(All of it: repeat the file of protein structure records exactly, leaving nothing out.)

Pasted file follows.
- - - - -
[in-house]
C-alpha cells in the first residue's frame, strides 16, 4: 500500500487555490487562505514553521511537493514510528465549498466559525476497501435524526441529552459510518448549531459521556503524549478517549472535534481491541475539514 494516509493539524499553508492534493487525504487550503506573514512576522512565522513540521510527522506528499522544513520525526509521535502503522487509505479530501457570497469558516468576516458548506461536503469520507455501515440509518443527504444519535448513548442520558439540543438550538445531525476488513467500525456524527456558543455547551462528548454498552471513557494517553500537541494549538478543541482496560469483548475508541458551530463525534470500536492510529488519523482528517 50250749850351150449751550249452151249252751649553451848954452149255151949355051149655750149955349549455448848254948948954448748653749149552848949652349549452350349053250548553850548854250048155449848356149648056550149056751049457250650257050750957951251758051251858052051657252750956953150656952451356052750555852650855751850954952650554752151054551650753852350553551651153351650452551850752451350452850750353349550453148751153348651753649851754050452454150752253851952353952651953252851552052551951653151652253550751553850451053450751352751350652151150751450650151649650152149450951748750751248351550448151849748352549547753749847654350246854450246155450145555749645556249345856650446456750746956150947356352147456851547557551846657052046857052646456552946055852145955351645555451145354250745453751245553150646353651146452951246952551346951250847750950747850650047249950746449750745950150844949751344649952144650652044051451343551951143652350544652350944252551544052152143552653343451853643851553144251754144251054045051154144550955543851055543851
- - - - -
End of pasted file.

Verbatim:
[in-house]
C-alpha cells in the first residue's frame, strides 16, 4: 500500500487555490487562505514553521511537493514510528465549498466559525476497501435524526441529552459510518448549531459521556503524549478517549472535534481491541475539514 494516509493539524499553508492534493487525504487550503506573514512576522512565522513540521510527522506528499522544513520525526509521535502503522487509505479530501457570497469558516468576516458548506461536503469520507455501515440509518443527504444519535448513548442520558439540543438550538445531525476488513467500525456524527456558543455547551462528548454498552471513557494517553500537541494549538478543541482496560469483548475508541458551530463525534470500536492510529488519523482528517 50250749850351150449751550249452151249252751649553451848954452149255151949355051149655750149955349549455448848254948948954448748653749149552848949652349549452350349053250548553850548854250048155449848356149648056550149056751049457250650257050750957951251758051251858052051657252750956953150656952451356052750555852650855751850954952650554752151054551650753852350553551651153351650452551850752451350452850750353349550453148751153348651753649851754050452454150752253851952353952651953252851552052551951653151652253550751553850451053450751352751350652151150751450650151649650152149450951748750751248351550448151849748352549547753749847654350246854450246155450145555749645556249345856650446456750746956150947356352147456851547557551846657052046857052646456552946055852145955351645555451145354250745453751245553150646353651146452951246952551346951250847750950747850650047249950746449750745950150844949751344649952144650652044051451343551951143652350544652350944252551544052152143552653343451853643851553144251754144251054045051154144550955543851055543851